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I've got two validation functions for my usermodel

User.schema.path('email').validate(function(value, respond) {
  User.findOne({email: value}, function(err, user) {
    if(err) throw err;
    if(user) return respond(false);
    respond(true);
  });
}, 'EMAIL_EXISTS');

and the same for username

User.schema.path('username').validate(function(value, respond) {
  User.findOne({username: value}, function(err, user) {
    if(err) throw err;
    if(user) return respond(false);
    respond(true);
  });
}, 'USERNAME_TAKEN');

They return errors in the following format

{ message: 'Validation failed',
  name: 'ValidationError',
  errors: 
    { username: 
      { message: 'Validator "USERNAME_TAKEN" failed for path username',
        name: 'ValidatorError',
        path: 'username',
        type: 'USERNAME_TAKEN' } } }

The error for the email path is similar. Is there a smarter way to check for those errors than the following?

if (err && err.errors && err.errors.username) { ... }

This is kind of ugly.

share|improve this question
up vote 11 down vote accepted

Technically you must check first the error name because not all errors are handled the same way. Then, based on the error name you must check for particular properties, as the errors property that comes with a ValidationError.

Also you put the field name in the error type and this is redundant, it's better to use the same error type because in the error checking procedure you will get the field name also.

So your code can be something like:

User.schema.path('email').validate(function(value, respond) {
  User.findOne({email: value}, function(err, user) {
    if(err) throw err;
    if(user) return respond(false);
    respond(true);
  });
}, 'exists');

User.schema.path('username').validate(function(value, respond) {
  User.findOne({username: value}, function(err, user) {
    if(err) throw err;
    if(user) return respond(false);
    respond(true);
  });
}, 'exists');

And then, the error checking procedure:

if (err) {
  switch (err.name) {
    case 'ValidationError':
      for (field in err.errors) {
        switch (err.errors[field].type) {
          case 'exists':
            ...
            break;
          case 'invalid':
            ...
            break;
          ...
        }
      }
      break;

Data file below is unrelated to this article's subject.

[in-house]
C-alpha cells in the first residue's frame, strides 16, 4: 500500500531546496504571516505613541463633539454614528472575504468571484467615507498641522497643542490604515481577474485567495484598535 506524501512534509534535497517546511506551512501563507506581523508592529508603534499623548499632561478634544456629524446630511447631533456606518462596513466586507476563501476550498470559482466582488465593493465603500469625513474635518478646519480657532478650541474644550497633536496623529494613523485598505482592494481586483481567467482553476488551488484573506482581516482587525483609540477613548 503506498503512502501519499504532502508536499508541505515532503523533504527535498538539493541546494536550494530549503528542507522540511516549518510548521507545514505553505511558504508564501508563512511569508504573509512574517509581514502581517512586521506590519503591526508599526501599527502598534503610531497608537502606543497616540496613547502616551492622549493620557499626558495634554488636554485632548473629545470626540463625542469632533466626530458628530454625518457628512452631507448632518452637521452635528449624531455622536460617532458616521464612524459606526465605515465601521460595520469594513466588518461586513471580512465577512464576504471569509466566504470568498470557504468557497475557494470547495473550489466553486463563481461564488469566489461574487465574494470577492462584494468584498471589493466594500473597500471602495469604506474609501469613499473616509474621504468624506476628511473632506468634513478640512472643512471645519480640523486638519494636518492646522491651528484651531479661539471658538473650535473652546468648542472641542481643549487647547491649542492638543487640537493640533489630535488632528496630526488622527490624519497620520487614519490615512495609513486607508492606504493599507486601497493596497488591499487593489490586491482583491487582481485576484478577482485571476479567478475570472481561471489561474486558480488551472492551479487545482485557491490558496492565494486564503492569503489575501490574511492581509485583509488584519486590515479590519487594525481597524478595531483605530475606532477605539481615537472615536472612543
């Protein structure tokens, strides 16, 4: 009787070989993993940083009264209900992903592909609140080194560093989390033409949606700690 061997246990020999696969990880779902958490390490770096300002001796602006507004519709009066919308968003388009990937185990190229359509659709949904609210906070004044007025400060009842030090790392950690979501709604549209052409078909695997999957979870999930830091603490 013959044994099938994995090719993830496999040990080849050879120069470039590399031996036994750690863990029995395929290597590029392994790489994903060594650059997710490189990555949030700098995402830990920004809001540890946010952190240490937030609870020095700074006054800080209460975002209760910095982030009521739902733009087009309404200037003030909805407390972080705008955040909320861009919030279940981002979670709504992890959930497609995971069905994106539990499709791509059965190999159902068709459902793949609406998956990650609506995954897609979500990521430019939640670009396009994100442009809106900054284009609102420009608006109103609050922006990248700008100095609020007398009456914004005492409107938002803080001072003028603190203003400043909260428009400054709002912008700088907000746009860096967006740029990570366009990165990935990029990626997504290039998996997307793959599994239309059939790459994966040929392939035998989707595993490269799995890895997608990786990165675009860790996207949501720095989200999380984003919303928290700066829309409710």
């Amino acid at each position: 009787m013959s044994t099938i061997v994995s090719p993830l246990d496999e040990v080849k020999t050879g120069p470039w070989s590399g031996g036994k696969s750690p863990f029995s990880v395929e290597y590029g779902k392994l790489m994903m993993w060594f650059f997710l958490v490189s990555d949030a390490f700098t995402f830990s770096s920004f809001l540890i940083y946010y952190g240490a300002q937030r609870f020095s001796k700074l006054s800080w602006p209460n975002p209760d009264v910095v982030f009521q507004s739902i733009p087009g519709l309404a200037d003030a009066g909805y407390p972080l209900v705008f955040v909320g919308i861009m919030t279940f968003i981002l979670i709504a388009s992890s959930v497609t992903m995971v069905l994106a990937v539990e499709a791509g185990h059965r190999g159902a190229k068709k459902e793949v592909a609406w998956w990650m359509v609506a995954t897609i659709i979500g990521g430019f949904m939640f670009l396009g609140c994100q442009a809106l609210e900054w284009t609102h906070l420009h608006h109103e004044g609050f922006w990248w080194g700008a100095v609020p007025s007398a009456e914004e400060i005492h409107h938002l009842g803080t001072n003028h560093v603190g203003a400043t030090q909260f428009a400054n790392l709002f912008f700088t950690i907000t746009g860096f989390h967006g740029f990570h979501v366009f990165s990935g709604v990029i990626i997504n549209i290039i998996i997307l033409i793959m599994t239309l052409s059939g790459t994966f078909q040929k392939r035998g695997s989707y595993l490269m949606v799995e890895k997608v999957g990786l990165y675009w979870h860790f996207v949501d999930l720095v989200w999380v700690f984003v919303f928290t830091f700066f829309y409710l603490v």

default:
      ...
  }
}

If you want to shorten this, you have various options. If you only have one type of validation you can do it like this:

if (err) {
  if (err.name == 'ValidationError') {
    for (field in err.errors) {
      ...
    }
  } else {
    // A general error (db, crypto, etc…)
    ...
  }
}

The minimal expression of the error check procedure would be similar to what you've wrote in your post:

if (err) {
  for (field in err.errors) {
    ...
  }
}

This will work because if errors is not defined it will just ignore the for. But you're ignoring all other error types here.

I also think that these error layouts are a bit messing, but don't expect for this to change in a near future.

share|improve this answer
    
thanks for the hint regarding redundancy – zemirco Feb 21 '13 at 18:50
1  
ValidationError is generic error and is thrown by several other modules with each having different format and/or properties. Its better to be specific and check err instanceof mongoose.Error.ValidationError in your error checking procedure. – Kunal Kapadia Oct 14 '15 at 22:08

Just write the following code and enjoy.

if (err) {
    console.log('Error Inserting New Data');
    if (err.name == 'ValidationError') {
        for (field in err.errors) {
            console.log(err.errors[field].message); 
        }
    }
}
share|improve this answer
    
Not something you want everywhere across your code, but it would make a good helper function. – River Williamson Nov 25 '15 at 16:16

Why don't you use the validation method as described in the API?

objectToSave.validate(function(err) {          
  if (err) {
    // handle error
  }     
  else {
    // validation passed
  }
});
share|improve this answer
1  
This method is called pre save and if a validation rule is violated, save is aborted and the error is returned to your callback. So that's basically what I'm already doing. Problem I have is handling the err without too much hassle. – zemirco Feb 21 '13 at 18:45

I found this helpful which displays all errors in an array.

For example I submitted a form with short password and invalid email.

if (err && err.name === 'ValidationError') {
   err.toString().replace('ValidationError: ', '').split(',')
}

Which results in this

[ 'Please provide a valid email address',
'The password should be at least 6 characters long' ]

If you have a comma , in your error messages than try without .split(',')

No need for for loops. Make sure you have validation error messages in your schema. For the above example I have

const validateEmail = email => {
  const re = /^\w+([\.-]?\w+)*@\w+([\.-]?\w+)*(\.\w{2,3})+$/;
  return re.test(email);
};

const Schema = mongoose.Schema;
const userSchema = new Schema({
   ...
   email: {
      type: String,
      trim: true,
      required: 'Email address is required',
      validate: [validateEmail, 'Please provide a valid email address'],
   },
   password: { type: String, set: encryptPassword, maxlength: [6, 'The password should be at least {MAXLENGTH} characters long'] },
   ...
});
share|improve this answer

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